For the Treo, since it is a phone, the case has small holes in it for the speaker and microphone, so it is not as waterproof as the iPod cases. So how to water test it? Obviously, I am not dropping it in the lake, but nature helped out. It was raining outside, so I put on my coat and went outside to make a phone call and play with my Treo in the rain. Using my phone in the rain was not a problem, nor was reading the calendar or email, and no water ever got inside, but I, on the other had, was soaked. While I am sure it will not survive a drop in the lake, the iPod versions do not have the same problem with holes and are much more waterproof. A bright red note on the included install instructions specifically state the Treo case is not intended for underwater use. As for use, these little holes allow phone conversations with no problem at all, but playing music or using the speaker phone function on the other hand were not so successful, as the very small holes block a great deal of sound.
How about a drop test? Not with my Treo, or so I thought. And no, I did not plan on trying that test because, well, it is MY Treo. Unfortunately, as I said, the case is a bit large, and stupid me, it popped out of the front pocket of my jeans as I was running up the stairs at my house. The Treo took about 12 stairs back down to the basement via a number of different twists, bounces, and wall hits, landing on the floor glowing brightly. OK, we have a drop test now. When I picked it up, I was very pleased to see it was just fine, there was no damage to the device or screen, and everything on the phone worked just great. I suspect if it were not in the case, it would have broken the screen, the antenna, or parts of the keyboard, so this case does protect well against drops. Oh yea, no damage to the case either.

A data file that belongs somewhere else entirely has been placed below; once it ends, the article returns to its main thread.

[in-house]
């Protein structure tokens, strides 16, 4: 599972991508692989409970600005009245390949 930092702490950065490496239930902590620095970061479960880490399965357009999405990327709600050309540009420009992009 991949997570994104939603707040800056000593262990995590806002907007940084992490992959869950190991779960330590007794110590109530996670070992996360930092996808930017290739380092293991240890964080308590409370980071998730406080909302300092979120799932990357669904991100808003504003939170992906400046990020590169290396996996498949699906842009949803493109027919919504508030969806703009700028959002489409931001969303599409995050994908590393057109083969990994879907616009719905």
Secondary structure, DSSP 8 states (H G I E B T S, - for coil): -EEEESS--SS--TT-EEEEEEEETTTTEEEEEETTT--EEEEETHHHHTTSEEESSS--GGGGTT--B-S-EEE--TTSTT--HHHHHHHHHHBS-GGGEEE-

So, just a few last tests to perform, covering it in dirt, dust and sand. This would be easy. Test 1, drop it in the dirt and kick more dirt over it. Test 2: Burry it in some sand, easily found at the local park. No problem on either of these. After several attempts to get my phone dirty, removing it from the case showed no dirt or sand at all. And a quick rinse with water cleaned the case as well. But dust, where was I going to get dust? I know, the vacuum! Ok, this was strange, but I opened the vacuum cleaner bag, dropped my phone on some paper, and dumped a good deal of dust on the phone. Again, nothing got inside, although some of the small holes did have a little dust in them. That was easily blown clean with a can of compressed air. Since you will not be using it inside a vacuum, it should protect against normal dust just fine.
If your need is to use your phone, or, one of the other dozens of devices Otterbox case designs for, like iPods, Blackberrys, or PCs in a harsh environment, then Otterbox has a solution for you. While I found this case to a bit large and bulky for everyday use, if I were to take my Treo skiing, hiking, camping, fishing, or anywhere in a hostile environment for electronics, this would be the case I would choose to protect my device.
MyMac rating: 4 out of 5 stars